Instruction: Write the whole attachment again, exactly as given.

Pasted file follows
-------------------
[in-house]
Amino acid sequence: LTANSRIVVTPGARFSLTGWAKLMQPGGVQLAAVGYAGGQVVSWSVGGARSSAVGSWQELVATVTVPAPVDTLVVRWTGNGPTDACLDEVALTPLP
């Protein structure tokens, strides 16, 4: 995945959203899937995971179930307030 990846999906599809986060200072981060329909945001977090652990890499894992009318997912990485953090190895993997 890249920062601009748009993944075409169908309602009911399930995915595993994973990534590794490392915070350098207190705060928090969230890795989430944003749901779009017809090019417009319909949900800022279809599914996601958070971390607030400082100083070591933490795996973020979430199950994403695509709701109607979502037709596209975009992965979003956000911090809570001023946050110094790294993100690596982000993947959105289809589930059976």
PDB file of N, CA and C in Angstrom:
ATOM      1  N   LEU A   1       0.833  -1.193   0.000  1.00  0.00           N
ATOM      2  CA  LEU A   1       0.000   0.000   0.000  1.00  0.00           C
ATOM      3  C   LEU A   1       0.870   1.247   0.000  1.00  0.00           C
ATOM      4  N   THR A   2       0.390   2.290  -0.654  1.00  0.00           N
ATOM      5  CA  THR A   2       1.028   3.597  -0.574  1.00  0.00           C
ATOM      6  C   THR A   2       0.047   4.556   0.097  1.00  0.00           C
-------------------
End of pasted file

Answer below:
[in-house]
Amino acid sequence: LTANSRIVVTPGARFSLTGWAKLMQPGGVQLAAVGYAGGQVVSWSVGGARSSAVGSWQELVATVTVPAPVDTLVVRWTGNGPTDACLDEVALTPLP
């Protein structure tokens, strides 16, 4: 995945959203899937995971179930307030 990846999906599809986060200072981060329909945001977090652990890499894992009318997912990485953090190895993997 890249920062601009748009993944075409169908309602009911399930995915595993994973990534590794490392915070350098207190705060928090969230890795989430944003749901779009017809090019417009319909949900800022279809599914996601958070971390607030400082100083070591933490795996973020979430199950994403695509709701109607979502037709596209975009992965979003956000911090809570001023946050110094790294993100690596982000993947959105289809589930059976």
PDB file of N, CA and C in Angstrom:
ATOM      1  N   LEU A   1       0.833  -1.193   0.000  1.00  0.00           N
ATOM      2  CA  LEU A   1       0.000   0.000   0.000  1.00  0.00           C
ATOM      3  C   LEU A   1       0.870   1.247   0.000  1.00  0.00           C
ATOM      4  N   THR A   2       0.390   2.290  -0.654  1.00  0.00           N
ATOM      5  CA  THR A   2       1.028   3.597  -0.574  1.00  0.00           C
ATOM      6  C   THR A   2       0.047   4.556   0.097  1.00  0.00           C